DJI bug bounty NDA is 'not signable', say irate infosec researchers

Non-disclosure agreement prompts uproar

Chinese drone maker DJI faces questions from infosec researchers about its bug bounty programme. Sources have told The Register that a non-disclosure agreement (NDA) they were invited to sign would result in the company "owning their actions".

DJI's scheme to pay those that highlight security weaknesses, announced months ago in late August, promised to cough "up to $30,000" for bug reports.

Sources, including prominent drone hacker Kevin Finisterre, expressed concern the NDA has effectively prohibited them from carrying out any further work. One who spoke on condition of anonymity told us: "They own you and your actions after you sign it."

Finisterre himself alleged DJI "pretty well threatened me" by mentioning the US Computer Fraud and Abuse Act (CFAA) in the NDA forwarded to him by DJI US veep Brendan Schulman. The CFAA is the American legislation used to prosecute black-hat hackers and others who access computer systems they are not authorised to use.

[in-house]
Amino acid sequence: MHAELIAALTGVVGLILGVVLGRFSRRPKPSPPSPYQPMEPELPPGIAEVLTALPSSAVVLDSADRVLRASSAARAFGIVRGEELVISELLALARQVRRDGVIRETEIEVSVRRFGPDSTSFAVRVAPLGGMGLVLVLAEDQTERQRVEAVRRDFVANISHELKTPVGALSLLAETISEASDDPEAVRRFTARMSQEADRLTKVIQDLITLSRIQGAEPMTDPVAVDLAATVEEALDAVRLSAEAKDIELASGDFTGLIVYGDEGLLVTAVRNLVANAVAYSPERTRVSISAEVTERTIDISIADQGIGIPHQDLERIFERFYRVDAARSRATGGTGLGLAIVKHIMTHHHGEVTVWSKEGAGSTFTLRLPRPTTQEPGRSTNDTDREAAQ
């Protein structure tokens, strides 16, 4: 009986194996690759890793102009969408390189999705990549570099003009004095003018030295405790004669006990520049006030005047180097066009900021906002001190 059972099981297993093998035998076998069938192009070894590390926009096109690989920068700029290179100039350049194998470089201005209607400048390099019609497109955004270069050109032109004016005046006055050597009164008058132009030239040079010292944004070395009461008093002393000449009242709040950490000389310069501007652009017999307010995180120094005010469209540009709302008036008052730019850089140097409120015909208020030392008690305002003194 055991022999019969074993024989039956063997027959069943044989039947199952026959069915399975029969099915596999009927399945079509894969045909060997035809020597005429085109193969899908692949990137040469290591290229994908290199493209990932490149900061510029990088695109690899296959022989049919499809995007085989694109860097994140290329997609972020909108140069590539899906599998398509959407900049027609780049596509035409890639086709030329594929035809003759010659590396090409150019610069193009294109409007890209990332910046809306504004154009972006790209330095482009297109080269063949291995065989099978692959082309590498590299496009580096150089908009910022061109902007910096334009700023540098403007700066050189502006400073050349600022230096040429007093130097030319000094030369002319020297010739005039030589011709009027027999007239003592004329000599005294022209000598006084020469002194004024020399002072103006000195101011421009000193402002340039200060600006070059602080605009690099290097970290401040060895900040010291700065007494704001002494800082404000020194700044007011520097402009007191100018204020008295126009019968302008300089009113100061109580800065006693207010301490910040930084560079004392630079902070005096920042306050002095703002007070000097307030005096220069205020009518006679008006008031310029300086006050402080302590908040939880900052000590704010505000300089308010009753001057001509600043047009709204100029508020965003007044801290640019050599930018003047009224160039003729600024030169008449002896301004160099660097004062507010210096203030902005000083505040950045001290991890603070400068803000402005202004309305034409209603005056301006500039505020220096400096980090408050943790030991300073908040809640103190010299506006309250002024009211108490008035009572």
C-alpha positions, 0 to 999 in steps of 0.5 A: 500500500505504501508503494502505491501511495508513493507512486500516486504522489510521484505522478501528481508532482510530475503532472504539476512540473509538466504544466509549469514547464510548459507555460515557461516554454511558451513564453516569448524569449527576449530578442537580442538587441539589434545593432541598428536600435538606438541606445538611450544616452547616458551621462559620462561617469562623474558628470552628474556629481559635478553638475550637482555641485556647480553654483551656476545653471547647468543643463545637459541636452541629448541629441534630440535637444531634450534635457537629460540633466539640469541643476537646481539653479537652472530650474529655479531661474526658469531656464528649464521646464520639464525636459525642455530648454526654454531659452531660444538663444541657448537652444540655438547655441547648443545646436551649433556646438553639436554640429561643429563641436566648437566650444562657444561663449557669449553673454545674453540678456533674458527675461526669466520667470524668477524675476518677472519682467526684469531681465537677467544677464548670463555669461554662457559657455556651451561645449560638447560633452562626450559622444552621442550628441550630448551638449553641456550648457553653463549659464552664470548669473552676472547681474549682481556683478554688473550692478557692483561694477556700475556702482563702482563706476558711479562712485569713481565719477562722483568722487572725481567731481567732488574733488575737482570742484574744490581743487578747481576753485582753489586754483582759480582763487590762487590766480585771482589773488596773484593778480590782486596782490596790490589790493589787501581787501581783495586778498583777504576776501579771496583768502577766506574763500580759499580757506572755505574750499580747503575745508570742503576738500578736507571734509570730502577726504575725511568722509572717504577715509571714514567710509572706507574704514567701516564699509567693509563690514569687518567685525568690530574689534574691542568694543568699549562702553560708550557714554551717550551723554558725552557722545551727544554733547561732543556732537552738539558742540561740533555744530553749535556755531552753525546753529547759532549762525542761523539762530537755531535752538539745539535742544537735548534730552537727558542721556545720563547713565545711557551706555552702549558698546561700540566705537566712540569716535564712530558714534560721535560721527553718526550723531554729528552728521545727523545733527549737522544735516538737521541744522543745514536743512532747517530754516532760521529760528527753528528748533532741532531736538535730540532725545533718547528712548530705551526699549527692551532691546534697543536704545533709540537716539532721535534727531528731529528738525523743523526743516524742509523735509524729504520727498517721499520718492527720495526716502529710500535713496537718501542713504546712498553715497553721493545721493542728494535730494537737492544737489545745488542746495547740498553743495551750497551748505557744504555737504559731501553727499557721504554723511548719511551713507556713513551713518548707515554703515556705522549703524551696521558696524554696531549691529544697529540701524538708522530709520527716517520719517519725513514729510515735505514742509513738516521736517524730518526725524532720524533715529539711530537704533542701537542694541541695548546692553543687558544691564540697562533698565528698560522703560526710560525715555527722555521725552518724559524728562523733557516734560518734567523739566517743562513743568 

Another drone researcher, Andreas Makris, told us:

"We need to sign [the NDA] before we see any bounty money. I responded that this NDA is just not signable for me and for most others in this area it is not signable too."

We asked DJI's Schulman to comment on the NDA the day before this article was published. He did not respond.

DJI itself, however, announced that it has upgraded its bug bounty scheme to a full-blown "Security Response Center", which it said had paid out $3,200 so far.

"DJI created our Security Response Center because we know our customers value their information security, and we are committed to protecting it," said Victor Wang, DJI tech security director, in a canned statement. "We continue investigating this issue, and we will share our findings as we learn more."

Security reports can be submitted to DJI via ®

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